10 Great Courtroom Dramas That Deliver Justice To The Genre

12 Angry Men The courtroom drama is one of the most reliably entertaining and rousing of movie genres, one that allows for great acting, shocking plot twists, and compelling themes concerning the justice system, ethics, morality and other such matters. The genre has produced some of the finest films of the classic Hollywood system, as well as more recent strong entries that continue the legacy of performance. It hasn't changed much over the course of history - but it really didn't need to - as the stories these films tell fit comfortably within a specific framework. This article will focus on 10 outstanding examples of the courtroom genre, many of them produced within the old Hollywood system...

10. ...And Justice For All

...And Justice For All Al Pacino is in his 1970s prime in Norman Jewison's 1979 ...And Justice For All, in which he plays lawyer Arthur Kirkland, a man trying to get justice served in an often cruel and unfeeling justice system. At the beginning of the film we find him in jail for throwing a punch at Judge Henry T. Fleming (John Forsythe), in front of whom he was arguing the case for his client, Jeff McCullaugh, who was stopped for having broken tail lights but wound up in jail due to having the same name of a wanted killer. The scene in which Arthur describes this story to the ethics committee member he is romancing, Gail Packer (Christine Lahti), highlights what I really like about this film, which is that it's angry - angry about innocent people being punished, and angry about judges like Fleming who, in Fleming's own words "don't give a shit" about lawyers' clients. In an ironic twist of fate, Fleming is arrested for raping and sadistically beating a young woman. Fleming wants Arthur to defend him, believing that if he's defended by a man that hates him, it'll show that he's innocent. Arthur at first declines the job, but he learns he'll be disbarred for an earlier breach of client-lawyer confidentially if he doesn't take the case. Reluctantly, Arthur agrees to defend Fleming. Eventually it's revealed that Fleming is guilty as sin. Arthur knows this and in the final courtroom scene Arthur explodes, telling everyone what a sick and sadistic man Fleming is. Arthur is angry over the death of his two clients earlier in the film. Jeff was shot by the police after taking hostages in prison. There's also the suicide of Ralph, a transgender woman. Arthur trusted his friend and fellow lawyer, Warren, to show the judge proceeding over Ralph's case the corrections on a probation report that would've gotten Ralph out on probation, but he didn't. Arthur is also angered over Fleming's sadistic nature, and Arthur's anger becomes our anger, as we truly rejoice in seeing Fleming get his comeuppance. Pacino is surrounded by great character actors such as Forsythe, Jeffrey Tambor (in his first film appearance as lawyer Jay Porter, who suffers a mental breakdown after a client he got off kills two children), Jack Warden as the eccentrically suicidal Judge Francis Rayford (who shoots a gun in court and eats his lunch every day outside his office on a ledge), and Lee Strasberg, Pacino's acting teacher, with whom he also starred with in The Godfather Part II. The film is surprisingly funny for a story of such dark subject matter. Sometimes the humour, like the near fatal helicopter ride Rayford takes Kirkland on, drags down the pacing, but the film's anger and passion, and its uniformly strong performances, makes it a vital example of its genre.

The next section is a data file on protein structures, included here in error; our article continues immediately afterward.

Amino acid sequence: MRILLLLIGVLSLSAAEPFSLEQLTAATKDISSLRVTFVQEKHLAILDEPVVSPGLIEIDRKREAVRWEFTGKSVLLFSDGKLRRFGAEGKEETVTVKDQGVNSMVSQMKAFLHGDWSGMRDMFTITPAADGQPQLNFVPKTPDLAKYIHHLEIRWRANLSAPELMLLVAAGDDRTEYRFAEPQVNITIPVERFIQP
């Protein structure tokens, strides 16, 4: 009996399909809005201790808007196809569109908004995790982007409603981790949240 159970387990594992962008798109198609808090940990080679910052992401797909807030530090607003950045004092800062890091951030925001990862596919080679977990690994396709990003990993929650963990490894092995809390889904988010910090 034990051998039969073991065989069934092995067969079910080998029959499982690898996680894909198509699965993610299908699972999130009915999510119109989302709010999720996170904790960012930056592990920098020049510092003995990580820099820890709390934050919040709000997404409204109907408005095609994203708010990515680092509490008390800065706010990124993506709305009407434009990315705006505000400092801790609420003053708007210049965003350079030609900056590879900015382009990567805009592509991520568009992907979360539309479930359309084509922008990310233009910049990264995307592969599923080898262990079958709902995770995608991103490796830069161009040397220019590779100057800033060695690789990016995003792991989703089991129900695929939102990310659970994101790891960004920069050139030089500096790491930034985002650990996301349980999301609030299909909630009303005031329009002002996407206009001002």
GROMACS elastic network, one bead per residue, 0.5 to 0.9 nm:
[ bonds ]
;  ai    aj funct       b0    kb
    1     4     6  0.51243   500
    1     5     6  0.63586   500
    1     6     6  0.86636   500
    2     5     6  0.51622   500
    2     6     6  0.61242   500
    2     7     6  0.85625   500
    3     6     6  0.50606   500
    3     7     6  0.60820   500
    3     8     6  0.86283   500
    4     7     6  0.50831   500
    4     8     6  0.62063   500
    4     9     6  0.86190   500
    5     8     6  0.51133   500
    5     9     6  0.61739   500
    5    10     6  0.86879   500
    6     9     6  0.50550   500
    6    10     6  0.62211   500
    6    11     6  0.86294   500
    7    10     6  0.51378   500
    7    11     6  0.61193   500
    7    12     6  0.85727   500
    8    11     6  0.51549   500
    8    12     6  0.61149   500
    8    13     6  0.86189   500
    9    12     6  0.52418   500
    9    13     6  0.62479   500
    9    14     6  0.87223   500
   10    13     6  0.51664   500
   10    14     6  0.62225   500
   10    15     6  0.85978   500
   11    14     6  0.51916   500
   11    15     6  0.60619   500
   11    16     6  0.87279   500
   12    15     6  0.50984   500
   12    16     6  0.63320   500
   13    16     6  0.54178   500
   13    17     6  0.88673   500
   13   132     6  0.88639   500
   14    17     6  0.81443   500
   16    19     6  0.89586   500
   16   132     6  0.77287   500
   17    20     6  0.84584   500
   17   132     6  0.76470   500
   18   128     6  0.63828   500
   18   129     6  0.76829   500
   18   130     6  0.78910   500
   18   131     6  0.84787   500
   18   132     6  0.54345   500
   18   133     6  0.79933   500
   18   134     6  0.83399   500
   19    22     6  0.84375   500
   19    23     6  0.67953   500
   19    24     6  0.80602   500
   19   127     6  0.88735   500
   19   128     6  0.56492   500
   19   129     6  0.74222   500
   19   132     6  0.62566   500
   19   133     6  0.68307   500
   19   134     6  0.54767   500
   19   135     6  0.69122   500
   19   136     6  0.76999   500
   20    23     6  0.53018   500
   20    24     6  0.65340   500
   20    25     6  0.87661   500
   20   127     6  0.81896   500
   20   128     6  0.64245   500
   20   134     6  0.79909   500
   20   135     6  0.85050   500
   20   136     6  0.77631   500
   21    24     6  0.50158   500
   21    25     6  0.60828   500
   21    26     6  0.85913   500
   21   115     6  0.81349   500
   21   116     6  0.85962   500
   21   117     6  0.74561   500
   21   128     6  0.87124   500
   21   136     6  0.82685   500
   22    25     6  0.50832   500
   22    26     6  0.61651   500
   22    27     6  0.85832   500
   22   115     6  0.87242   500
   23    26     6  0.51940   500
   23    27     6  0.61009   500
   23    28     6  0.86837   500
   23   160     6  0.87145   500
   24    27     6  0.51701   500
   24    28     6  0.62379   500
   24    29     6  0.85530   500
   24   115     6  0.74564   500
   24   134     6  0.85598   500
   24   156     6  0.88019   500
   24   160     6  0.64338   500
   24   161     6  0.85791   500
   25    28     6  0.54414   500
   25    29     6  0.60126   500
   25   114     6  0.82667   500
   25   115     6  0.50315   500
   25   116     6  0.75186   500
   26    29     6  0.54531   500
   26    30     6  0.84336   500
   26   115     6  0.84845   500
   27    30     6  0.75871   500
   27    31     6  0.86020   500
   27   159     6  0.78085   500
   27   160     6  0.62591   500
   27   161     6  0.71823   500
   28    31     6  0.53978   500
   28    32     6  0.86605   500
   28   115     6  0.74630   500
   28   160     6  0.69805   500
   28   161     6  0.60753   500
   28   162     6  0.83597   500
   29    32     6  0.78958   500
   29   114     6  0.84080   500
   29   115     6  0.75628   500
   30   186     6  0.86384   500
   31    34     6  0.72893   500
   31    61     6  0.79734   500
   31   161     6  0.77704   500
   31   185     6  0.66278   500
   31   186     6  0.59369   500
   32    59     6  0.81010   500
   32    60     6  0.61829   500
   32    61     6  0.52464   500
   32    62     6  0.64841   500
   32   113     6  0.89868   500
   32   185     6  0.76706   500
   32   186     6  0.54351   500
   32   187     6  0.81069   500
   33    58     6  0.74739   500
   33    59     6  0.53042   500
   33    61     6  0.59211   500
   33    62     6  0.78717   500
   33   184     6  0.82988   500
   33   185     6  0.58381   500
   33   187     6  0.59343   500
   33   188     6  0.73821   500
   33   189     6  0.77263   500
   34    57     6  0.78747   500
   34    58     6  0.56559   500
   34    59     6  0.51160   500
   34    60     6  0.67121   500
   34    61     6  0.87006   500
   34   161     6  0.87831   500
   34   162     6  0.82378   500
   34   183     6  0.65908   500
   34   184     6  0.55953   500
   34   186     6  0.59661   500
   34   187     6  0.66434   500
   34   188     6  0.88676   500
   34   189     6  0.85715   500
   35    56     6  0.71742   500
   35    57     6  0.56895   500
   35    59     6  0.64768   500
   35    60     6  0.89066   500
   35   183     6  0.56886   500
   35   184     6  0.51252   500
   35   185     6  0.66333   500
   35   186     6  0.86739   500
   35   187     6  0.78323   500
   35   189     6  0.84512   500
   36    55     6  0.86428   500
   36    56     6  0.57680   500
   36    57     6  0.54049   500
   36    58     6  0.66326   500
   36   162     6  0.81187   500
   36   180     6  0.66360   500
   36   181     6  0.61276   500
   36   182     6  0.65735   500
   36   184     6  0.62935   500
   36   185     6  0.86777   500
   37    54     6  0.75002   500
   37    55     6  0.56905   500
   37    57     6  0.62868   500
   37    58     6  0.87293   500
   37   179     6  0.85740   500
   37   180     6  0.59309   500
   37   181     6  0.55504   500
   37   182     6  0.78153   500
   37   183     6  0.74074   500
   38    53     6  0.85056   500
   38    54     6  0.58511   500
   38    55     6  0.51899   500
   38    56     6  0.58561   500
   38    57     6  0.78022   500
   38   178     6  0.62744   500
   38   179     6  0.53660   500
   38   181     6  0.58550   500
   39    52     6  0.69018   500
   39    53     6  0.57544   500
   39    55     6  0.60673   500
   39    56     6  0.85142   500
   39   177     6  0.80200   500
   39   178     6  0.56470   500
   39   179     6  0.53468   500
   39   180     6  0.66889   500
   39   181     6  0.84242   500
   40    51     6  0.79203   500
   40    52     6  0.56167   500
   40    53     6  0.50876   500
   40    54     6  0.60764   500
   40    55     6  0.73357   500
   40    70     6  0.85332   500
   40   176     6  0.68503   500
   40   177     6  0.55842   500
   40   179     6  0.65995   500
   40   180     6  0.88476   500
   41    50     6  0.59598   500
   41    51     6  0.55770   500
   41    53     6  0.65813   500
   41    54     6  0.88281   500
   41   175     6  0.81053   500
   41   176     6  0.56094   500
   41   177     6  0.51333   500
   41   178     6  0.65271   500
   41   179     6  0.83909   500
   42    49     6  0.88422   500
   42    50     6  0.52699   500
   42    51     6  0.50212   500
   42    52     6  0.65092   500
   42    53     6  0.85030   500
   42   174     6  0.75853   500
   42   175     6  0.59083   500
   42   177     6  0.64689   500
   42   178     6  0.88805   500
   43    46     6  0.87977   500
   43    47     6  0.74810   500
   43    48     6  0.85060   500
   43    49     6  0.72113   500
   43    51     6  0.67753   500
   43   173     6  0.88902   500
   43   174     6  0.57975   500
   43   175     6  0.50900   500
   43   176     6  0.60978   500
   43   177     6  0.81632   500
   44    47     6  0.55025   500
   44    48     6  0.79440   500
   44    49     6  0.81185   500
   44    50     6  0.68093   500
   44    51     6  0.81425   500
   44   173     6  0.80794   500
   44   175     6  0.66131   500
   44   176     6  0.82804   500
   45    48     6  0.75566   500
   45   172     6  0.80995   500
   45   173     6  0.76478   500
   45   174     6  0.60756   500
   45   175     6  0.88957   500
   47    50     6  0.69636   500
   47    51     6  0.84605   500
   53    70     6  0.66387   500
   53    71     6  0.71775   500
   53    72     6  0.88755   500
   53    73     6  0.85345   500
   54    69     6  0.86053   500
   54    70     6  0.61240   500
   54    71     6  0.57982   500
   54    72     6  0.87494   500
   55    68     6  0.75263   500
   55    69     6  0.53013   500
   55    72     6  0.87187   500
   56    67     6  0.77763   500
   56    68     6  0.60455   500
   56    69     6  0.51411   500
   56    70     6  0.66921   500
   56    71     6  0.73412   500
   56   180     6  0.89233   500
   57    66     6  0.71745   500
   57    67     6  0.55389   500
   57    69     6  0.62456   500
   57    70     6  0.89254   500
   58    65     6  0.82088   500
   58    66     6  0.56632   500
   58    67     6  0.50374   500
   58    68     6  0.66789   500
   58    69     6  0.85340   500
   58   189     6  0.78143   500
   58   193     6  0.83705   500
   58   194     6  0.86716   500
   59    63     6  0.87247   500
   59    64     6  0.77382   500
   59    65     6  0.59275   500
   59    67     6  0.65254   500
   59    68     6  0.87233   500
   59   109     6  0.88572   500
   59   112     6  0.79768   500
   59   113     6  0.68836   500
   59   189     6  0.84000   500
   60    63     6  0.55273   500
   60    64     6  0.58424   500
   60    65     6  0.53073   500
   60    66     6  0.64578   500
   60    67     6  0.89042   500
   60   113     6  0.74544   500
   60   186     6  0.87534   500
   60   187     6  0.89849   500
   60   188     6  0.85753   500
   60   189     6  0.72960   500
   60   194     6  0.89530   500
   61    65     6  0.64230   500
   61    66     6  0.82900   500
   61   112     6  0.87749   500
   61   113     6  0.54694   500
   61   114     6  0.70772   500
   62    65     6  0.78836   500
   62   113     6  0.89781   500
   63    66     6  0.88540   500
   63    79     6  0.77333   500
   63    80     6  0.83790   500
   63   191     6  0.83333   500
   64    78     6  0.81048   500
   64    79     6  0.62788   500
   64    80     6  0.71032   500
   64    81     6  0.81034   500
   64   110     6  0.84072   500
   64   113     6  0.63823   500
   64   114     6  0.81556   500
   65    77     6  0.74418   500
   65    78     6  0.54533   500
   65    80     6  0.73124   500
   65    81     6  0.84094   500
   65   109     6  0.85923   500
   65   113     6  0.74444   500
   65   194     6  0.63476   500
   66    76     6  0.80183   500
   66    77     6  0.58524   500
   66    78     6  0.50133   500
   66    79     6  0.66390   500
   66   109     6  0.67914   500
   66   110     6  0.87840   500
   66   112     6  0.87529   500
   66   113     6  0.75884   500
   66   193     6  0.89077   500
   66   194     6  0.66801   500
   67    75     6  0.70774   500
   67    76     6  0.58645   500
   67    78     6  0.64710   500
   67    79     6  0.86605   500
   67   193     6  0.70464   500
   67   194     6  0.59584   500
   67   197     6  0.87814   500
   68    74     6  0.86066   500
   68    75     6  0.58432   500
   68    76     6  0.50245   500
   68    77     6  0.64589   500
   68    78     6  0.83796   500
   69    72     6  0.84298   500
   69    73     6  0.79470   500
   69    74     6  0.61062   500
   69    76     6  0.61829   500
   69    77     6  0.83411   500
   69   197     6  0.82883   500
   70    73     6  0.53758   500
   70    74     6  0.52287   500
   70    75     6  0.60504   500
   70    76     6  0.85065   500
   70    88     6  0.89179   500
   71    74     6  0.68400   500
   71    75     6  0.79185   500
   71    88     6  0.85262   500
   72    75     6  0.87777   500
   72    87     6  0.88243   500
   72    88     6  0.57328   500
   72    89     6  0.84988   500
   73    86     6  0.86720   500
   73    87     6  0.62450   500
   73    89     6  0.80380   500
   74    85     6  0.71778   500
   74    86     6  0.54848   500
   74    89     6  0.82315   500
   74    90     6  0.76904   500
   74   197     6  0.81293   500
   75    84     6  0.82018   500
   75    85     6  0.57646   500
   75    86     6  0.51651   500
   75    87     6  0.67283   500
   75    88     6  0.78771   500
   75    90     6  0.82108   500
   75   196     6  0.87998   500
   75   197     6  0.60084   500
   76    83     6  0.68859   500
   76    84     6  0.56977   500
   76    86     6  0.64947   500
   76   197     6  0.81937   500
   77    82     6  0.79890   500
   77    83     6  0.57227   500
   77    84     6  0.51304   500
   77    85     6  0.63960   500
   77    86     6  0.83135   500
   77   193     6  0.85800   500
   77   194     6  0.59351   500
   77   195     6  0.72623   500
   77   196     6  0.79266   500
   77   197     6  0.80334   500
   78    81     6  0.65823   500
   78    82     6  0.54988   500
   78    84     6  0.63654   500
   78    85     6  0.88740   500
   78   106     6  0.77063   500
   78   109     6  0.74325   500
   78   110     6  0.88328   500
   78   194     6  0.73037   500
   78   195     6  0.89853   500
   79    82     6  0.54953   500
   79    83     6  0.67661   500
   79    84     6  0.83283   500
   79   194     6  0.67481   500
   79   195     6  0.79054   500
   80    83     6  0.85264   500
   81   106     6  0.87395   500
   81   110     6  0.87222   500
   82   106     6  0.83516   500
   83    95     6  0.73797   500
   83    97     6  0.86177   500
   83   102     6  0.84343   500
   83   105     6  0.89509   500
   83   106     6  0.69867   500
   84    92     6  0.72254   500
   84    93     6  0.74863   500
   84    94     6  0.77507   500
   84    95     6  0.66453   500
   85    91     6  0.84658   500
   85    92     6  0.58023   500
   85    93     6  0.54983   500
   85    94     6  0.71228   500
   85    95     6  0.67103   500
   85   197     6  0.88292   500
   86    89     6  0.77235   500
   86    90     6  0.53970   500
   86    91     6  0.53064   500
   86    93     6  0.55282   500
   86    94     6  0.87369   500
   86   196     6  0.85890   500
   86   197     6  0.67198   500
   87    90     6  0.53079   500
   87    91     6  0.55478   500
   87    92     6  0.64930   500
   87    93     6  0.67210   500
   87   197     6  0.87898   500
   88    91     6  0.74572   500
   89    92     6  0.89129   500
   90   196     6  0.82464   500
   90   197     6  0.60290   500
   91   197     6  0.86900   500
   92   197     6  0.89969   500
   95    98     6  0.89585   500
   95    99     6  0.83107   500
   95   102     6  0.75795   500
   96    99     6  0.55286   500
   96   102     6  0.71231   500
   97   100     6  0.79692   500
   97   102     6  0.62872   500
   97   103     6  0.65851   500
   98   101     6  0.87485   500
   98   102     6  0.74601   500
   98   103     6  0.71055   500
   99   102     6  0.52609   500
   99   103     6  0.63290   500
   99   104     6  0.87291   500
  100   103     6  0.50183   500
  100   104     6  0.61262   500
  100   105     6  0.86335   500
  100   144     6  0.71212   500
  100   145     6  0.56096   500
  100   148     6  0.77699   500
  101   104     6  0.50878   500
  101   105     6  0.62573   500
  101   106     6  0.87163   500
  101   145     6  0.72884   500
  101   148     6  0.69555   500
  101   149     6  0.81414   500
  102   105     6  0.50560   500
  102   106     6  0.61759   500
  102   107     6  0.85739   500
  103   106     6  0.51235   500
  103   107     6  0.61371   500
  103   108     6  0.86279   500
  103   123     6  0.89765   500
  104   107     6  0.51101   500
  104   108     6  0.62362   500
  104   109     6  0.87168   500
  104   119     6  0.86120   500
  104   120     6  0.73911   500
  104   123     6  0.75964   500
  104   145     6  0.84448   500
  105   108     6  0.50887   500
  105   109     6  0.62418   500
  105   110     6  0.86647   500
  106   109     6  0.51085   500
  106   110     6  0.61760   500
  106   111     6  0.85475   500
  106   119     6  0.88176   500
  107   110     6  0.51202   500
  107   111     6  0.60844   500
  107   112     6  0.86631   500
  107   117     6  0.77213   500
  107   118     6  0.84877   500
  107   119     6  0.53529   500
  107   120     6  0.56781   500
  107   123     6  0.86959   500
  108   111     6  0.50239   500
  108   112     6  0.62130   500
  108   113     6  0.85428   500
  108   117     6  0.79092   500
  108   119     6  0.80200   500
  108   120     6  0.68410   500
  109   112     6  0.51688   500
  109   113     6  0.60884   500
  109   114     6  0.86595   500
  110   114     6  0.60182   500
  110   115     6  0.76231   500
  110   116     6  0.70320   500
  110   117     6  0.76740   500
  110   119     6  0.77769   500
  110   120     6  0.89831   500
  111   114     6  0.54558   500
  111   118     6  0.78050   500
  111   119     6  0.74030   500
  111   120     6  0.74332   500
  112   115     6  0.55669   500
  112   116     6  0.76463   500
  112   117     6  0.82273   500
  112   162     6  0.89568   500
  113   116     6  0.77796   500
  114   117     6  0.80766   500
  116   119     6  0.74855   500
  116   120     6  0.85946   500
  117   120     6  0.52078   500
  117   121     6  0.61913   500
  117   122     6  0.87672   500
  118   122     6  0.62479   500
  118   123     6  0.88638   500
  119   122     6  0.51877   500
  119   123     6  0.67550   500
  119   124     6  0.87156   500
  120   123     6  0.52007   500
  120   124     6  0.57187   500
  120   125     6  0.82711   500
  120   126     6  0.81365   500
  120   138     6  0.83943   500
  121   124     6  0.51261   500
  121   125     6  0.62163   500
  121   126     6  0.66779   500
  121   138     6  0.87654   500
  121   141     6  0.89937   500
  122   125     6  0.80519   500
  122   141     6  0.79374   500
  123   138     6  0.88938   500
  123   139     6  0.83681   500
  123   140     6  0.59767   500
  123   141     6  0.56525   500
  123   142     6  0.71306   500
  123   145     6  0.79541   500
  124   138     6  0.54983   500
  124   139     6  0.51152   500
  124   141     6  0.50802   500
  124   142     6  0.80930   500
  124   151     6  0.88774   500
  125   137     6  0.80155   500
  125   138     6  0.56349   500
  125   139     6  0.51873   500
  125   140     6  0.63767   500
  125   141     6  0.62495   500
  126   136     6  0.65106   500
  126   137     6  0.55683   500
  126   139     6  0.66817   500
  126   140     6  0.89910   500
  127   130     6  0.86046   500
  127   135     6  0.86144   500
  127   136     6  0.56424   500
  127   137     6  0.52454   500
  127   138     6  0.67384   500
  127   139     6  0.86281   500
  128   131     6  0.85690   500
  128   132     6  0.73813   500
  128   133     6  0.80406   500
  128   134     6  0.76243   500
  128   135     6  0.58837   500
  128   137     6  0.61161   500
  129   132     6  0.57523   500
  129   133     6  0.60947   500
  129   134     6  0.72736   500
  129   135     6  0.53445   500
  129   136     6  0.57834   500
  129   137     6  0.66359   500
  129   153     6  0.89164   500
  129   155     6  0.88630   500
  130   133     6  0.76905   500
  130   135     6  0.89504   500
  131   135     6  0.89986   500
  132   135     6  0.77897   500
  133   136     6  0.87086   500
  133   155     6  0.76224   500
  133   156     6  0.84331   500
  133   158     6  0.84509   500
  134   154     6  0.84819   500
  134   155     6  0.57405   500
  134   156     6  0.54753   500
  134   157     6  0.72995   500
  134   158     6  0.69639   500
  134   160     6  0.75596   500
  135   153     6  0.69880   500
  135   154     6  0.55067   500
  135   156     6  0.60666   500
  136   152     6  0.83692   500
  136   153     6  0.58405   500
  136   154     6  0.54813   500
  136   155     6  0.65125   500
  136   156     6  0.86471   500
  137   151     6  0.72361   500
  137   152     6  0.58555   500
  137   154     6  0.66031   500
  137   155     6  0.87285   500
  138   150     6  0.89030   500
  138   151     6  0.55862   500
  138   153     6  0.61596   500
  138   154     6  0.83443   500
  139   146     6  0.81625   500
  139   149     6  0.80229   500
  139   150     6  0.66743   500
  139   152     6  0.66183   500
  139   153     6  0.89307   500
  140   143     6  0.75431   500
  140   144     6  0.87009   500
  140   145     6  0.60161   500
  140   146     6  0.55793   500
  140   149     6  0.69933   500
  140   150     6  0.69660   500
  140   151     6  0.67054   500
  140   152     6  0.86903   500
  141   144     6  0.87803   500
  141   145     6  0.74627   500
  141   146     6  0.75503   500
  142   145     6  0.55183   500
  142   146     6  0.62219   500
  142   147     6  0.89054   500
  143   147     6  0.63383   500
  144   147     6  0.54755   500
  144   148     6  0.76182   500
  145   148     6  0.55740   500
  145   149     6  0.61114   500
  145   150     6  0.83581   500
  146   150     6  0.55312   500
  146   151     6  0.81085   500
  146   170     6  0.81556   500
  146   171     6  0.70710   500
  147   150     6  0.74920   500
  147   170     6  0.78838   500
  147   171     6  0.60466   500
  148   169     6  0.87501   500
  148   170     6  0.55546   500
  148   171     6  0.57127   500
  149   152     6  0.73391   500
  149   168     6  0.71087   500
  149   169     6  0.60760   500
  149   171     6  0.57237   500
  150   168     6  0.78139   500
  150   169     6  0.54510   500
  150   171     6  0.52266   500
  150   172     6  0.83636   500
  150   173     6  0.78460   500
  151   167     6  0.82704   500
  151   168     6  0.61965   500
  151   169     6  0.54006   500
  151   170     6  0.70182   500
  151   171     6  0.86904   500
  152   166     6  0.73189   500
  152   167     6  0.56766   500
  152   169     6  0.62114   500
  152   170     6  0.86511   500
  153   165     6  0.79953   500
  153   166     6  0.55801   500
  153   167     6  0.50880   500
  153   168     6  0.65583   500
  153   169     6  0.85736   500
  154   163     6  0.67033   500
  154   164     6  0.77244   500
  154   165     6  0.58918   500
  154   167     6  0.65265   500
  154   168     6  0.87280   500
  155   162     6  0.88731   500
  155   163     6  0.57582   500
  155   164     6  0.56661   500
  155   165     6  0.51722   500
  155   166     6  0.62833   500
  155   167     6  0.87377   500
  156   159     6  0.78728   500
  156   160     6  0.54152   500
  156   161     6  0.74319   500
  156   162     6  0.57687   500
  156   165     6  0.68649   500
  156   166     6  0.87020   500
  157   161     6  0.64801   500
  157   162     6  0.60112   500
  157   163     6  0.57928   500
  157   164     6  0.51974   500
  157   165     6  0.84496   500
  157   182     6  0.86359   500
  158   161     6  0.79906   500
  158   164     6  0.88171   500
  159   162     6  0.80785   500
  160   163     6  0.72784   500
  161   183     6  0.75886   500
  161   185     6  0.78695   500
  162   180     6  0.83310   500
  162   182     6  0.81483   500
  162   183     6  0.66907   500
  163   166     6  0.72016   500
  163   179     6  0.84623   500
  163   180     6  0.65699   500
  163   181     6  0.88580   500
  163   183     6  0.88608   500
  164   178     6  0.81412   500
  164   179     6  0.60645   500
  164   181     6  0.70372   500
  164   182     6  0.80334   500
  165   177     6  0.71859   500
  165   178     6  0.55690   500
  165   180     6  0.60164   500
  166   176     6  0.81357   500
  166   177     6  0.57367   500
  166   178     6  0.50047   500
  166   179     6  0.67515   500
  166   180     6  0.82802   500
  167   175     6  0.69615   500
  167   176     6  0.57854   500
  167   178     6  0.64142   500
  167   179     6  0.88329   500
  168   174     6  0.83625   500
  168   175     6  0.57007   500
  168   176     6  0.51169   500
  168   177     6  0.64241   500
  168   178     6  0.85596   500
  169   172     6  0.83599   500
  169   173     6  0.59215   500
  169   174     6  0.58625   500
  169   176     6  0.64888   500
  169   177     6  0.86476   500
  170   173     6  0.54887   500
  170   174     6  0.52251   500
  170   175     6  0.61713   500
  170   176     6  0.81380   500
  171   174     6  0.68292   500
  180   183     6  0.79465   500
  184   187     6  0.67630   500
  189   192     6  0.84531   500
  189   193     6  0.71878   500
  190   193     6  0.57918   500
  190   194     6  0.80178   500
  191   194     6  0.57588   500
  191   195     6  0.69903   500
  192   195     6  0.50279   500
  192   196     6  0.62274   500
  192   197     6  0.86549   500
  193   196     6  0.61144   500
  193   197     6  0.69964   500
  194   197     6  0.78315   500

I'm Canadian! I'm a recent graduate of the Journalism Program at the University of King's College in Halifax. I'm an aspiring actor and film critic, and lover of all things film and Shakespeare. My favourite movie is "Casablanca" and my favourite play of Shakespeare is "Othello."